River Wear


Penny Ferry Bridge

A cable stayed foot / cycle bridge built opened in April 2002 - downstream of the modern Millburngate bridge.

The bridge is named after a ferry crossing nearby
which cost 1d to cross.

Forms part of NCN 14 through Durham City.

photo by Oliver Dixon - Sustrans

Framwellgate Bridge

Built around 1120, it originally had towers and gates
at each end for defence.

These were removed by the mid 18th century as traffic increased - the bridge is now pedestrian only.

The modern Millburngate Bridge now carries
the traffic over the River Wear.

Prebends Bridge

Built in 1777, it offers spectacular views of the
Cathedral and a favorite place for photographers.

At the west end a plaque features
Sir Walter Scott’s words about Durham:
Grey towers of Durham,
yet well I love thy mixed and massive piles,
half church of God, half castle ‘gainst the Scot,
and long to roam these venerable aisles, with
records stored of deeds long since forgot.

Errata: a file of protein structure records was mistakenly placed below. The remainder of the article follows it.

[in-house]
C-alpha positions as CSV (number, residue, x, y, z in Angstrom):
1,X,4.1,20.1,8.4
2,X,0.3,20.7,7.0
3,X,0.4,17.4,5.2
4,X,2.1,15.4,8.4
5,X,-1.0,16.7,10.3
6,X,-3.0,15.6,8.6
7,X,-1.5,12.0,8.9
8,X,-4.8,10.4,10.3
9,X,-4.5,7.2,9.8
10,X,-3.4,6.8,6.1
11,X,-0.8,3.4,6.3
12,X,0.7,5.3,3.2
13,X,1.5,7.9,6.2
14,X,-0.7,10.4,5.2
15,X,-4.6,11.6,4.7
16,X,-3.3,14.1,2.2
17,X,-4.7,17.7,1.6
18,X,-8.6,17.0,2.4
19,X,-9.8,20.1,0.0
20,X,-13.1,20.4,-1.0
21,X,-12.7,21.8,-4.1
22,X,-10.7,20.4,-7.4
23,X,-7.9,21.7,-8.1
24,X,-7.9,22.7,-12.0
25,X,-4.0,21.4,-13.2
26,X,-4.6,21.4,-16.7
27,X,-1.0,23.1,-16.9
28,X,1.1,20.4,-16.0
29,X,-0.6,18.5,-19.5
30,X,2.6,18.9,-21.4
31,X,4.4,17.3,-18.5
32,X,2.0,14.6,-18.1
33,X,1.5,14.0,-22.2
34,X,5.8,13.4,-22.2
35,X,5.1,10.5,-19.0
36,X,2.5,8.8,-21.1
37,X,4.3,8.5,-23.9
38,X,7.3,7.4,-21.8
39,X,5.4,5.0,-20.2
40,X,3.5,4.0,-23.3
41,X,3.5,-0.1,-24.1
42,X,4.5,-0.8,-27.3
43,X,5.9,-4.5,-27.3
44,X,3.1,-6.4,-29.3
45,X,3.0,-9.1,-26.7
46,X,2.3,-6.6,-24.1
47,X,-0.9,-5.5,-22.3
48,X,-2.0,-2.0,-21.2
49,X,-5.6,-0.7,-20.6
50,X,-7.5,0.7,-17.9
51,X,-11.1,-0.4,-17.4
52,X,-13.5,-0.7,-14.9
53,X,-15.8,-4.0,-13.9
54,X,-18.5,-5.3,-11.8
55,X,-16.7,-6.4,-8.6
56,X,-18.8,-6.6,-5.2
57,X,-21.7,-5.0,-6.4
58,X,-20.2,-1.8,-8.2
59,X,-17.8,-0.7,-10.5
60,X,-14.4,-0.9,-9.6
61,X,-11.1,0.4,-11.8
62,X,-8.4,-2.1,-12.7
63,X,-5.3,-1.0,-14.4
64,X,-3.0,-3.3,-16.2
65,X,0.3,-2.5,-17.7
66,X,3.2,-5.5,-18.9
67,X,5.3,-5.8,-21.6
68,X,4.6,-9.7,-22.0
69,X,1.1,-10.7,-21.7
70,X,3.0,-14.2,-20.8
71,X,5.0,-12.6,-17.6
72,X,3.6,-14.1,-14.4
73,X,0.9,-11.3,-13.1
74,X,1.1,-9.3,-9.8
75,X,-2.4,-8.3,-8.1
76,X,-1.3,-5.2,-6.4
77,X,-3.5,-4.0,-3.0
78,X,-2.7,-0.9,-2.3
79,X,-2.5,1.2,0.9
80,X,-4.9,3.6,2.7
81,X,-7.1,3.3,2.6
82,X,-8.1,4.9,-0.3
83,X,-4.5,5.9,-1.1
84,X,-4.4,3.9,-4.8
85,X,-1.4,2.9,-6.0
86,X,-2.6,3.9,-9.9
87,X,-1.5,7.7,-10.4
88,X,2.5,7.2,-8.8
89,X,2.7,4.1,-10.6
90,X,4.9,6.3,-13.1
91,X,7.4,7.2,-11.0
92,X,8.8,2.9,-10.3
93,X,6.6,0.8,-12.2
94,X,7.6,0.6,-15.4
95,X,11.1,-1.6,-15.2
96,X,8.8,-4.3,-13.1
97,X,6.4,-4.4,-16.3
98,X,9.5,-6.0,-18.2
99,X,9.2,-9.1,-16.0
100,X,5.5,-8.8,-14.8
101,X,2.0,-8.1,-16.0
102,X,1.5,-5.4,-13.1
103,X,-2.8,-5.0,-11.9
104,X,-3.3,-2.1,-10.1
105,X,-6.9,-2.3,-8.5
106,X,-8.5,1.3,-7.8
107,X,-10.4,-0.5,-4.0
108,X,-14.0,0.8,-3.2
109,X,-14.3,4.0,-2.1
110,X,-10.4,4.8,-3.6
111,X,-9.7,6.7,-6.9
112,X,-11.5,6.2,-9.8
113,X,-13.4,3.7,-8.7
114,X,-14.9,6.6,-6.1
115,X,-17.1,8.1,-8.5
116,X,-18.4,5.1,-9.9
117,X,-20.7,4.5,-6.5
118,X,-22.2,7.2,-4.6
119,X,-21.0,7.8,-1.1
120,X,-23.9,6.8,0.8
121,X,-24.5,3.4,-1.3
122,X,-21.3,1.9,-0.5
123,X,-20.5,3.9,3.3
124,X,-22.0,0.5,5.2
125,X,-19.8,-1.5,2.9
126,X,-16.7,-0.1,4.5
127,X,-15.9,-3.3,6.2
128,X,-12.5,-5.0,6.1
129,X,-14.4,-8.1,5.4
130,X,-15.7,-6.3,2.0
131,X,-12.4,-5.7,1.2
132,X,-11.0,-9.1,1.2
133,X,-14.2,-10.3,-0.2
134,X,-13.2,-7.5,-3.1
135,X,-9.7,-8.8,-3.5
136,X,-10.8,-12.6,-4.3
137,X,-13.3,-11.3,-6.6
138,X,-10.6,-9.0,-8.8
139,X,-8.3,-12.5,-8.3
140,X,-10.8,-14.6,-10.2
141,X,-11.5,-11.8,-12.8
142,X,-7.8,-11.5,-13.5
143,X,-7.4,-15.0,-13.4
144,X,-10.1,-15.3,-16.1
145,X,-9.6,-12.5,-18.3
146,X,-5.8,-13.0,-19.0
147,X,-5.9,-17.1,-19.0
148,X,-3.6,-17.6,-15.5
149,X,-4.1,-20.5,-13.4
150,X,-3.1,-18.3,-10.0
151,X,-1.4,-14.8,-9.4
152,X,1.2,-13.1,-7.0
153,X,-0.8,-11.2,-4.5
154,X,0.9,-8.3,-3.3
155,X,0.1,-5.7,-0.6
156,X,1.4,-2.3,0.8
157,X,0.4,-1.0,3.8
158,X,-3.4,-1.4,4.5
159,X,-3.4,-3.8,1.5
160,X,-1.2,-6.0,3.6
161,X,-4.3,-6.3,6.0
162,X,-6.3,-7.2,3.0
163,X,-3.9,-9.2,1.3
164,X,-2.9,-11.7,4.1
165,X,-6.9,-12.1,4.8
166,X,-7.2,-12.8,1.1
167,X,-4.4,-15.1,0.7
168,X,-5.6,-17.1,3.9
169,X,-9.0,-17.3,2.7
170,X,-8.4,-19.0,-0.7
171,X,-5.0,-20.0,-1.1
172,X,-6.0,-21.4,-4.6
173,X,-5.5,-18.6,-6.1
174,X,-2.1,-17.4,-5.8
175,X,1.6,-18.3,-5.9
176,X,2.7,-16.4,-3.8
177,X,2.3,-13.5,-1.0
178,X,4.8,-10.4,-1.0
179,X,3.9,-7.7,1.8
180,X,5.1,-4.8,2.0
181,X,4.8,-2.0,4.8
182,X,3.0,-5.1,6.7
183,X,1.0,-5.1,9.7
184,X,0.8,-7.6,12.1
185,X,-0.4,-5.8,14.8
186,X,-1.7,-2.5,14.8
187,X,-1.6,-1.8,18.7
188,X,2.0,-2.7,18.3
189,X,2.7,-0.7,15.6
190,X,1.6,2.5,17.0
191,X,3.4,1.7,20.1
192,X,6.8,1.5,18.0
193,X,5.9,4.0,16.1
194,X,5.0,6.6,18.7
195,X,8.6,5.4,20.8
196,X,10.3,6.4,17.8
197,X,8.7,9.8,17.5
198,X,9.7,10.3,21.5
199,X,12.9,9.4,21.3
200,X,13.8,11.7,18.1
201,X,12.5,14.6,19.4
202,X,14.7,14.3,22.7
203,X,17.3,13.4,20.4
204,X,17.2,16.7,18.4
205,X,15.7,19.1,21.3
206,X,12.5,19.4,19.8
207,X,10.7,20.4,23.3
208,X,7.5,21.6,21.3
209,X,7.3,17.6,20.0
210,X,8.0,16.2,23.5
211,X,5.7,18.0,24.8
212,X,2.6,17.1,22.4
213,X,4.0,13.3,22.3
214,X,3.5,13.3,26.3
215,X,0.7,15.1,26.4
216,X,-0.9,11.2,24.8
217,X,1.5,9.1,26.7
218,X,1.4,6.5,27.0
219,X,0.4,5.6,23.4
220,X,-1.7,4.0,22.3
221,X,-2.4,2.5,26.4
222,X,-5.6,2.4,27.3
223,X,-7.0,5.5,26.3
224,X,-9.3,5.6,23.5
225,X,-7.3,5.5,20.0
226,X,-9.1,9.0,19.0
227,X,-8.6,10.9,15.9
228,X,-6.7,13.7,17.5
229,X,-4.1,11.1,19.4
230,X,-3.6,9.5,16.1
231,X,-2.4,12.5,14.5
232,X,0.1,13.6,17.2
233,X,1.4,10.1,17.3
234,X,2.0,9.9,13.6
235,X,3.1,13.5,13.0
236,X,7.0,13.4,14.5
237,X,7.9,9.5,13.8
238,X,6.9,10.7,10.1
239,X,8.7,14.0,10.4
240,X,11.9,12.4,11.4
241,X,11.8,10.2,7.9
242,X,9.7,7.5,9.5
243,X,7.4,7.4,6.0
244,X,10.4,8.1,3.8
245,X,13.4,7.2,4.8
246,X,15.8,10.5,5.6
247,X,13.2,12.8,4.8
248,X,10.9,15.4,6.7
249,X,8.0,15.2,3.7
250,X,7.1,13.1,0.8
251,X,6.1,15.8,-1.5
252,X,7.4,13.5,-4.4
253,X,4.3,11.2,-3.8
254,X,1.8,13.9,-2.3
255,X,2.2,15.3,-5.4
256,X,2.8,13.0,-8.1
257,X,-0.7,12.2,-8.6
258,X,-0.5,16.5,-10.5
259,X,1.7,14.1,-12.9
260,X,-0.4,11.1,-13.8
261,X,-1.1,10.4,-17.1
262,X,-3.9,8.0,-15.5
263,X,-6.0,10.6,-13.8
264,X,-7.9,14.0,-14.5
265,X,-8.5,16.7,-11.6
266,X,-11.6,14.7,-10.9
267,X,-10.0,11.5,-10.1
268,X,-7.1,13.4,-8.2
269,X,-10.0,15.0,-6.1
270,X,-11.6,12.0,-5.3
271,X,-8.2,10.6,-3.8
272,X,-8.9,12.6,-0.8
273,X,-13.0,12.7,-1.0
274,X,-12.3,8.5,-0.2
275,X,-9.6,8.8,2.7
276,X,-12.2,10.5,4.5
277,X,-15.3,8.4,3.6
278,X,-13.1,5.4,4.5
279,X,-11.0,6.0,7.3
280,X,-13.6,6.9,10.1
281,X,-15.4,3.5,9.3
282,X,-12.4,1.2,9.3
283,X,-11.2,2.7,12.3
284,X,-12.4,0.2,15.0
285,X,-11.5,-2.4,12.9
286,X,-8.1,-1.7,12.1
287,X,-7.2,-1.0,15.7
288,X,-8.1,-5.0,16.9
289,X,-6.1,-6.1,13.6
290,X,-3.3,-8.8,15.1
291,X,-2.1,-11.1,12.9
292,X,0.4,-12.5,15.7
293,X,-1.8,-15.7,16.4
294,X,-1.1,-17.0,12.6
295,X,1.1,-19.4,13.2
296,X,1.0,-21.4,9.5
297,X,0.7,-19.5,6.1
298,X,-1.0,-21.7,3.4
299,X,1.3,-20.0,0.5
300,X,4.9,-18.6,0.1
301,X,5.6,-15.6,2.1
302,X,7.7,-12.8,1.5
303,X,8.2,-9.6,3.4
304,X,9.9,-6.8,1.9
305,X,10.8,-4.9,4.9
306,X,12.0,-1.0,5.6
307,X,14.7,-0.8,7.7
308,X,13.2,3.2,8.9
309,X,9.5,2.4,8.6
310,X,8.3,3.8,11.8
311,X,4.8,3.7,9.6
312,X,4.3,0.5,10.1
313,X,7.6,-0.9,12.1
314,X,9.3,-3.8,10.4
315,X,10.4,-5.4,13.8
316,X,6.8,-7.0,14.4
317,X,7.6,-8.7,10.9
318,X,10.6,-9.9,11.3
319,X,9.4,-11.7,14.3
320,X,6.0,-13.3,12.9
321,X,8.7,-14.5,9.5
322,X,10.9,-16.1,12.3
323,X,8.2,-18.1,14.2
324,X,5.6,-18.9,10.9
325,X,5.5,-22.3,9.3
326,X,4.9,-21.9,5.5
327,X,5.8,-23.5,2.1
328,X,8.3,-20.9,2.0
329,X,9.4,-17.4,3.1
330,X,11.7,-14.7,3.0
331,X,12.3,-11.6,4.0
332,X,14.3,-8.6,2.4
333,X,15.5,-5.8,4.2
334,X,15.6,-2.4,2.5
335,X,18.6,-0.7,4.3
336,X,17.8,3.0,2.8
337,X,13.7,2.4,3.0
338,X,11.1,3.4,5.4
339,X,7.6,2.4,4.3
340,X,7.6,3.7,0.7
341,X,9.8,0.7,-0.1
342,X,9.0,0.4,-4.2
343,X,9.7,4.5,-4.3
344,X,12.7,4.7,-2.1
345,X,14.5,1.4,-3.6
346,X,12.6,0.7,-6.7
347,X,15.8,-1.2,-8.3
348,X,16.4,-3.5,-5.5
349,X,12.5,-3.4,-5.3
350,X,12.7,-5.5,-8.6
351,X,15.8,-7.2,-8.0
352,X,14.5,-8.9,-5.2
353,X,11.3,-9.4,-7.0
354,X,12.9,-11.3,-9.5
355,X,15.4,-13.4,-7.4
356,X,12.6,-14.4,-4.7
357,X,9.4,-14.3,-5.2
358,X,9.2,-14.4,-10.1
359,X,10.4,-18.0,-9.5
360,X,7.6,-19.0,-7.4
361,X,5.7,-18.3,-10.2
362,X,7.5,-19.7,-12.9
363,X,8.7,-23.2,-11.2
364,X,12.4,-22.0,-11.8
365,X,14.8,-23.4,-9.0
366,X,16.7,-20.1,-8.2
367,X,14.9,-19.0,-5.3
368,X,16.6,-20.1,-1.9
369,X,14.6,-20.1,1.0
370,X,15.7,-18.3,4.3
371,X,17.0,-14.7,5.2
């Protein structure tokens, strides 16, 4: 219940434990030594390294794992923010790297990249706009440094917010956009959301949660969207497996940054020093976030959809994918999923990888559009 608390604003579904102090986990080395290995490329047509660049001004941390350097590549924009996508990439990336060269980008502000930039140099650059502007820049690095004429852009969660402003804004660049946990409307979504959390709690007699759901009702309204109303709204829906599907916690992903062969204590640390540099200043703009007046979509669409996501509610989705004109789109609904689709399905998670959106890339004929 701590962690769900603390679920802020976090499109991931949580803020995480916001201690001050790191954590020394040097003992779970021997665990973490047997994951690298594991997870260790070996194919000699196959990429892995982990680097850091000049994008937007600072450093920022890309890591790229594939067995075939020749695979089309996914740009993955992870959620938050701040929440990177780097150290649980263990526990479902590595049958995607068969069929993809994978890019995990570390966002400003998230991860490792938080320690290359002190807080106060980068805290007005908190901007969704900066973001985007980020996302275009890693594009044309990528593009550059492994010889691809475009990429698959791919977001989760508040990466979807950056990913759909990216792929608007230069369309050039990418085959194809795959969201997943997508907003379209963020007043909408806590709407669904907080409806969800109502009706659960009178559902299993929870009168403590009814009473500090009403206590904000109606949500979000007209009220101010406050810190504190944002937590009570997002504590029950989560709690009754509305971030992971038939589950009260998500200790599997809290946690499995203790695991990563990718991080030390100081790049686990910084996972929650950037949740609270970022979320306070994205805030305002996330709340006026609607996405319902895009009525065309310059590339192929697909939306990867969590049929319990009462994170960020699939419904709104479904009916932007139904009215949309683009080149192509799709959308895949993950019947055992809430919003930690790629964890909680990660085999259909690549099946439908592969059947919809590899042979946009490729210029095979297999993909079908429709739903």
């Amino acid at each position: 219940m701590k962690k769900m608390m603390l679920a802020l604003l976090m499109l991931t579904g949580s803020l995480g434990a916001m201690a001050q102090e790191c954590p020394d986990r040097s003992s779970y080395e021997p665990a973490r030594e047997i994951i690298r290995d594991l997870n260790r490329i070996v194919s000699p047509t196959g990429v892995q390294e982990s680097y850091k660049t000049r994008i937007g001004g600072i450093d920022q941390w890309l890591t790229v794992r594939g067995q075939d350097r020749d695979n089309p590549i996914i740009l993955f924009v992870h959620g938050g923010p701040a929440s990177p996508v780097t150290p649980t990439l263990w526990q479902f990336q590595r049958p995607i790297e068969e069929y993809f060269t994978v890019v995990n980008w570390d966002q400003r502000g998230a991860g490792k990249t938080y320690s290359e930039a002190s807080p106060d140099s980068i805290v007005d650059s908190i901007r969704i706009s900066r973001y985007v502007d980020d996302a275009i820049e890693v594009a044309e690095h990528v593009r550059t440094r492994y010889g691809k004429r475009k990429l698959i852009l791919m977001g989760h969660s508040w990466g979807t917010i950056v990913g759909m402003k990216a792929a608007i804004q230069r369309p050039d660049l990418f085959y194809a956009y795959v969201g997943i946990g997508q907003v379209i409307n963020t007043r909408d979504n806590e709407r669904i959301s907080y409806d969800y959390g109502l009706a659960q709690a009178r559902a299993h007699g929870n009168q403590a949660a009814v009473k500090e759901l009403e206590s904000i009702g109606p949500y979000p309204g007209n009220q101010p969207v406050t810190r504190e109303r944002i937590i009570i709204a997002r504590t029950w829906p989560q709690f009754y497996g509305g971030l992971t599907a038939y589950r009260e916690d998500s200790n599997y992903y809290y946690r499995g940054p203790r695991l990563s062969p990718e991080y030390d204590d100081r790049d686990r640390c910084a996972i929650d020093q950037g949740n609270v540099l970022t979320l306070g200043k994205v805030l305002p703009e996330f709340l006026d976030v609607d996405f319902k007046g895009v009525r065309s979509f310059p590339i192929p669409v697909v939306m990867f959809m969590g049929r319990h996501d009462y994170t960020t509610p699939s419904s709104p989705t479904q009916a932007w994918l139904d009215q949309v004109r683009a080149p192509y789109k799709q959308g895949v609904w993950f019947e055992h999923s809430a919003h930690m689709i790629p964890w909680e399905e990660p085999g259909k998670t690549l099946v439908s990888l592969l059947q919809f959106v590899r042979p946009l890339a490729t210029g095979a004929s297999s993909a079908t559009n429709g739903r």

Kingsgate Bridge

This pedestrian bridge spans the River Wear from New Elvet to South Bailey, linking the University
buildings on both sides of the River.

Built in 1963 and designed by Ove Arup. A slender concrete bridge in which the parapets form the structual members. It was constructed in two sections parallel
to the banks which were then rotated to swing
together and meet in the middle.

Elvet Bridge

Dating originally from the 12th century, reconstructed in 1228 but much repaired and altered since.
It is now pedestrians only

In the 13th century two chapels were built at each
end of the bridge. The chapel to the west was
replaced by the House of Correction, parts of
whichcan still be seen today, as can parts of
St. Andrew’s Chapel at the eastern end.

Of the fourteen arches that originally existed three
were destroyed by flooding in 1771.

The bridge width was doubled in the early 1800s.

NCN 14 passes close to this bridge

© Doug-on-the-Tyne - 2004